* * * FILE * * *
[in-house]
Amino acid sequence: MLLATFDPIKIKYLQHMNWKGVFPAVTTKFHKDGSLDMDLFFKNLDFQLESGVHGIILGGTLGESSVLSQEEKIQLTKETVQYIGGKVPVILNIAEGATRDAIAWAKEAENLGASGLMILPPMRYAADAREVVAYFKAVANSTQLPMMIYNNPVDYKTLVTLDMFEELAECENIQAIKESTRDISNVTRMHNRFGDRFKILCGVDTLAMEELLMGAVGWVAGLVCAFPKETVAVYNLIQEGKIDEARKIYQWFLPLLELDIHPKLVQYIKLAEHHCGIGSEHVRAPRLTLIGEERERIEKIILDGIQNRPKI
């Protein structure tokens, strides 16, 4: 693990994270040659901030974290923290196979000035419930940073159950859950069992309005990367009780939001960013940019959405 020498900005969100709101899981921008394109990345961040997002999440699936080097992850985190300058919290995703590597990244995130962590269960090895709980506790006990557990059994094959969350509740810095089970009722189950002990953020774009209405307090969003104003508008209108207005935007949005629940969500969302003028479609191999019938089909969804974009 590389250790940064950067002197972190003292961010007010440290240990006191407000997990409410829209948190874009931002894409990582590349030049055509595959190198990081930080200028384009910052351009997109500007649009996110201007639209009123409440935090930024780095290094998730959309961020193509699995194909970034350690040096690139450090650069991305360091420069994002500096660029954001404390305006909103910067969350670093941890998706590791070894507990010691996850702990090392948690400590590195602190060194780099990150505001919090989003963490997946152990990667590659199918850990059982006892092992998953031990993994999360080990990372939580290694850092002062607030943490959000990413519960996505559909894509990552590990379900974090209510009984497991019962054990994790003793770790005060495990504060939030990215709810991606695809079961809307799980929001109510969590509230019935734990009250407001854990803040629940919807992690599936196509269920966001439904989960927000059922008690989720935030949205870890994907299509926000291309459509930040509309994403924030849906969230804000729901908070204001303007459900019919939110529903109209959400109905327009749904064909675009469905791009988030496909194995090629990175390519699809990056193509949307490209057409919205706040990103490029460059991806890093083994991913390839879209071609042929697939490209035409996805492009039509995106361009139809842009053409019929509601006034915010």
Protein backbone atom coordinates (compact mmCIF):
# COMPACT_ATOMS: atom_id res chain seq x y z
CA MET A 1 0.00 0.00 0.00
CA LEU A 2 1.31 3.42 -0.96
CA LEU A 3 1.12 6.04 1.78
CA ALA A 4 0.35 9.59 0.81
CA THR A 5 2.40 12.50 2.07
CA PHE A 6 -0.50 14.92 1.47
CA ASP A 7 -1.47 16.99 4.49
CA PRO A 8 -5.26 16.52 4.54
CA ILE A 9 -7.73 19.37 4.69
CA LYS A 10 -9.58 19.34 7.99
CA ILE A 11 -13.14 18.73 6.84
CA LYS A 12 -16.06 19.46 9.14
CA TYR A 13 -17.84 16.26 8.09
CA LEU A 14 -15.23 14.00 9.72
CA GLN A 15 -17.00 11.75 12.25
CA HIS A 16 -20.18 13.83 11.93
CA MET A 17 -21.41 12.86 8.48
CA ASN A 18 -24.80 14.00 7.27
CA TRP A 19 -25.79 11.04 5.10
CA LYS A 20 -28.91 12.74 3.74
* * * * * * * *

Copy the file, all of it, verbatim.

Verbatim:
[in-house]
Amino acid sequence: MLLATFDPIKIKYLQHMNWKGVFPAVTTKFHKDGSLDMDLFFKNLDFQLESGVHGIILGGTLGESSVLSQEEKIQLTKETVQYIGGKVPVILNIAEGATRDAIAWAKEAENLGASGLMILPPMRYAADAREVVAYFKAVANSTQLPMMIYNNPVDYKTLVTLDMFEELAECENIQAIKESTRDISNVTRMHNRFGDRFKILCGVDTLAMEELLMGAVGWVAGLVCAFPKETVAVYNLIQEGKIDEARKIYQWFLPLLELDIHPKLVQYIKLAEHHCGIGSEHVRAPRLTLIGEERERIEKIILDGIQNRPKI
């Protein structure tokens, strides 16, 4: 693990994270040659901030974290923290196979000035419930940073159950859950069992309005990367009780939001960013940019959405 020498900005969100709101899981921008394109990345961040997002999440699936080097992850985190300058919290995703590597990244995130962590269960090895709980506790006990557990059994094959969350509740810095089970009722189950002990953020774009209405307090969003104003508008209108207005935007949005629940969500969302003028479609191999019938089909969804974009 590389250790940064950067002197972190003292961010007010440290240990006191407000997990409410829209948190874009931002894409990582590349030049055509595959190198990081930080200028384009910052351009997109500007649009996110201007639209009123409440935090930024780095290094998730959309961020193509699995194909970034350690040096690139450090650069991305360091420069994002500096660029954001404390305006909103910067969350670093941890998706590791070894507990010691996850702990090392948690400590590195602190060194780099990150505001919090989003963490997946152990990667590659199918850990059982006892092992998953031990993994999360080990990372939580290694850092002062607030943490959000990413519960996505559909894509990552590990379900974090209510009984497991019962054990994790003793770790005060495990504060939030990215709810991606695809079961809307799980929001109510969590509230019935734990009250407001854990803040629940919807992690599936196509269920966001439904989960927000059922008690989720935030949205870890994907299509926000291309459509930040509309994403924030849906969230804000729901908070204001303007459900019919939110529903109209959400109905327009749904064909675009469905791009988030496909194995090629990175390519699809990056193509949307490209057409919205706040990103490029460059991806890093083994991913390839879209071609042929697939490209035409996805492009039509995106361009139809842009053409019929509601006034915010």
Protein backbone atom coordinates (compact mmCIF):
# COMPACT_ATOMS: atom_id res chain seq x y z
CA MET A 1 0.00 0.00 0.00
CA LEU A 2 1.31 3.42 -0.96
CA LEU A 3 1.12 6.04 1.78
CA ALA A 4 0.35 9.59 0.81
CA THR A 5 2.40 12.50 2.07
CA PHE A 6 -0.50 14.92 1.47
CA ASP A 7 -1.47 16.99 4.49
CA PRO A 8 -5.26 16.52 4.54
CA ILE A 9 -7.73 19.37 4.69
CA LYS A 10 -9.58 19.34 7.99
CA ILE A 11 -13.14 18.73 6.84
CA LYS A 12 -16.06 19.46 9.14
CA TYR A 13 -17.84 16.26 8.09
CA LEU A 14 -15.23 14.00 9.72
CA GLN A 15 -17.00 11.75 12.25
CA HIS A 16 -20.18 13.83 11.93
CA MET A 17 -21.41 12.86 8.48
CA ASN A 18 -24.80 14.00 7.27
CA TRP A 19 -25.79 11.04 5.10
CA LYS A 20 -28.91 12.74 3.74